No Police Courts are held on Sunday afternoon, and persons are sometimes arresting after the close of the Police courts on Sunday morning, who, if they cannot get bail, are locked up until Monday.
The prisons attached to the Police Courts are under the control of the Commissioners of Charities and Correction, and difficulties of jurisdiction have arisen from time to time.
The courts are served by squads of Police attached to each court, who serve papers, run errands, and perform other similar duties for the Police Justices.
THE COURT OF SPECIAL SESSIONS OF THE PEACE, having jurisdiction over all misdemeanors and over a very few felonies, such as petty larceny, is held by three Police Justices, who sit alternately for a month at a time. They sit thrice a week for about four hours, and dispose of an average of upwards of thirty or forty cases a day. No prosecuting officer appears in this court, and in many cases the Magistrates act as prosecuting attorneys, as counsel for the prisoner, as judges and as jury, a loading of responsibility which ought not b to be encouraged.
THE COURT OF GENERAL SESSIONS has for many years been held by the Recorder and the City Judge. Since the first of January, 1876, an additional Justice, known as the Judge of the Court of Special Sessions, has been added.
THE COURT OF OYER AND TERMINER, the highest criminal court in the city, is held four or five times a year by a Justice of the Supreme Court.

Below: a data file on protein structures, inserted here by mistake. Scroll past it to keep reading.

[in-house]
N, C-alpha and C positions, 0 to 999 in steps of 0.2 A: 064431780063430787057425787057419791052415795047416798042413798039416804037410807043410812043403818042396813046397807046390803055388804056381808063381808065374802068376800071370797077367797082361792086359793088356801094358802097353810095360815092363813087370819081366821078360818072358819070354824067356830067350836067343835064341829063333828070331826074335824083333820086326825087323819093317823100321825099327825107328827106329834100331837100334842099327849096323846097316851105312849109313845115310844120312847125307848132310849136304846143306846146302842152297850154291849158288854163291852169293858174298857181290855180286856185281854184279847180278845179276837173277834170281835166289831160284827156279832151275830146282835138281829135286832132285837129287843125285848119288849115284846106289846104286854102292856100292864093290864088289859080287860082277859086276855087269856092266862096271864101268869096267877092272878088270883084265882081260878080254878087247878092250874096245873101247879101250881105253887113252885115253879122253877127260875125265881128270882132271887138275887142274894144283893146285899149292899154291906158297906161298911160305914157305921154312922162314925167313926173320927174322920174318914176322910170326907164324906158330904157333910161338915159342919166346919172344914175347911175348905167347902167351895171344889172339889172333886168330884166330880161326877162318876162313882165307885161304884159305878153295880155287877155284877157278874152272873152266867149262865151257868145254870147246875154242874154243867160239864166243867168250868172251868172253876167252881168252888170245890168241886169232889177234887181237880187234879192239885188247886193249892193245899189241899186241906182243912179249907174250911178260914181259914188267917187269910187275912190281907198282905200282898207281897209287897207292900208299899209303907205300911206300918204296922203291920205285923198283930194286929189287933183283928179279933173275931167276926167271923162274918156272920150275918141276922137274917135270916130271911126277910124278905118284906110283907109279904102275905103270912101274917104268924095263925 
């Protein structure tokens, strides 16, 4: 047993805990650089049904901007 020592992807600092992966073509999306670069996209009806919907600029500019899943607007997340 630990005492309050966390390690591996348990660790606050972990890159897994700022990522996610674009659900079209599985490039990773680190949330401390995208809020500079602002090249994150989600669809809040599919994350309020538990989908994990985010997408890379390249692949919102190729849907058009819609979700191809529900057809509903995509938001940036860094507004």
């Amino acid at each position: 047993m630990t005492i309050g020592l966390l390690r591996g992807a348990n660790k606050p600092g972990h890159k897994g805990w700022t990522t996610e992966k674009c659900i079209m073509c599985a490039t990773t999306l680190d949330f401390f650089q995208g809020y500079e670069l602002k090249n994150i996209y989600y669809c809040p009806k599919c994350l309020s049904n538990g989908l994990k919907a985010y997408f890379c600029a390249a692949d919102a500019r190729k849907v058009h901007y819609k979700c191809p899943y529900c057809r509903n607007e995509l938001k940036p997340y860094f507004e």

SUPREME COURT.--Noah Davis, Chief Justice; John R. Brady, Geo. C. Barrett, Charles Donohue, Abram R. Lawrence, Chas. H. Van Brunt, Geo. P. Andrews.
GENERAL SESSIONS.--Frederick Smyth, Recorder; Rufus B. Cowing, City Judge; Henry A. Gildersleeve.
SUPERIOR COURT.--John Sedgwick, Chief Judge; Hooper C. Van Vorst, John J. Friedman, Charles H. Truax, Richard O'Gorman, Geo. L. Ingraham.
COMMON PLEAS.--Charles P. Daly, Chief Justice; Richard L. Larremore, Miles Beach, Joseph F. Daly, George M. Van Hoesen, Henry W. Allen.
CITY COURT.--David McAdam, chief Justice; Granville P. Haws, Edward Browne, Chas. J. Nehrbas, S. Burdett Hyatt, Ernest Hall.
The personnel of the District Attorney's office comprises the following:
District Attorney, Randolph B. Martine; Assistants: John R. Fellows, Edward L. Parris, De Lancey Nicoll, Gunning S. Bedford; Deputy Assistants: James Fitzgerald, Ambrose H. Purdy, Vernon M. Davis, Bernard S. Douras; John M. Coman, Deputy and chief Clerk.
RANDOLPH B. MARTINE is (and the statement can be made without any approach to flattery) one of the most popular public men of this city. He is popular not because of his election to the responsible office of Prosecuting Attorney of this city and county, but for hi sown sterling qualities of head and heart. Suave, considerate, generous, and polite to all, Mr. Martine is every inch a true gentleman. Mr. Martine was born in the Sixteenth Ward in 1844. He is of French-Huguenot and Irish ancestry. His father, Theodore Martine is a graduate of Columbia College, where he also studied law, and completed his legal attainments in the office of Judge Rapallo. He was admitted tot he bar in 1866. Mr. Martine is a lawyer of extensive practice and wide experience. He is the Bayard of his profession, without stain, and without reproach.